New Museums in China by Clare Jacobson
Princeton Architectural Press, 2013
Hardcover, 241 pages
As of 2013 there are supposedly 3,500 museums in China. This is about 1,000 more than two years before that, but still only roughly 20% of the number of museums in the United States. Of course, quantity is not the same as quality (both in terms of architecture and exhibitions), but Clare Jacobson's book on new museums in China shows that the country can boast of some of the best new architecture for museums anywhere on the planet. Jacobson highlights 51 museums in 31 cities, a smattering relative to the thousand museums supposedly completed in just the last two years, but enough to illustrate the variety of approaches to museum commissions in China, from quasi-vernacular designs to alien forms that call attention to the buildings more than their contents.
Jacobson, an architecture and design writer based in Shanghai, discusses the view from her windows of the construction of the Shanghai Nature Museum, acknowledging that elsewhere the museum's sheer size and architectural ambition would be news, but in Shanghai it's just one of many museums underway, a blip on the radar. Elsewhere in the introduction she lays out why so many museums are being built in China (investments in art, a rising interest in philanthropy, etc.) as well as the fact many of them are private collections and what all this means for the architecture created to house art. Like the descriptions of the 51 buildings, the introduction says a lot in a few words, giving the book a focus on providing context and telling stories.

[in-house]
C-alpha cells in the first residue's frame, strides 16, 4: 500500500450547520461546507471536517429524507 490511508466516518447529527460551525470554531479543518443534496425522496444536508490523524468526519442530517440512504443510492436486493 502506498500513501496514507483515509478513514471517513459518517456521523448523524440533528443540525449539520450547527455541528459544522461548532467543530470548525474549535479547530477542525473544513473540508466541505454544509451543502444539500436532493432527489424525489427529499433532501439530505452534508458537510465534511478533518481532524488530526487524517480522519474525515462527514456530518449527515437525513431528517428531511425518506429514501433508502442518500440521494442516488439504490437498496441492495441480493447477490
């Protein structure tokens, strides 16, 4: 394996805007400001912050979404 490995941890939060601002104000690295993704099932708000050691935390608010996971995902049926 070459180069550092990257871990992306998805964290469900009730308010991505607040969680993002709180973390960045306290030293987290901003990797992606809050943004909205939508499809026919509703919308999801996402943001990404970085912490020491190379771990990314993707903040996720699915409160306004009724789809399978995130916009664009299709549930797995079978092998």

Each building is presented with color photographs and drawings. Such is the norm these days, but the descriptions benefit from featuring quotes from the architects, revealing how Jacobson searched for stories (as well as her reporting for Architectural Record) by talking with architects rather than relying on press releases and information available online. Nevertheless, it would have been beneficial (if difficult or unrealistic) to also include snippets from the clients that are exhibiting the art and commissioning architects to make strong statements. Regardless, Jacobson's book is an important and essential one covering an aspect of China's building boom this century. The country may be criticized for the unsubtle ways of demolishing traditional architecture in favor of predominantly ugly, large-scale housing (something of a cliche now), but the museums collected in the book show there is still room for well considered architecture in China by foreign and local architects alike.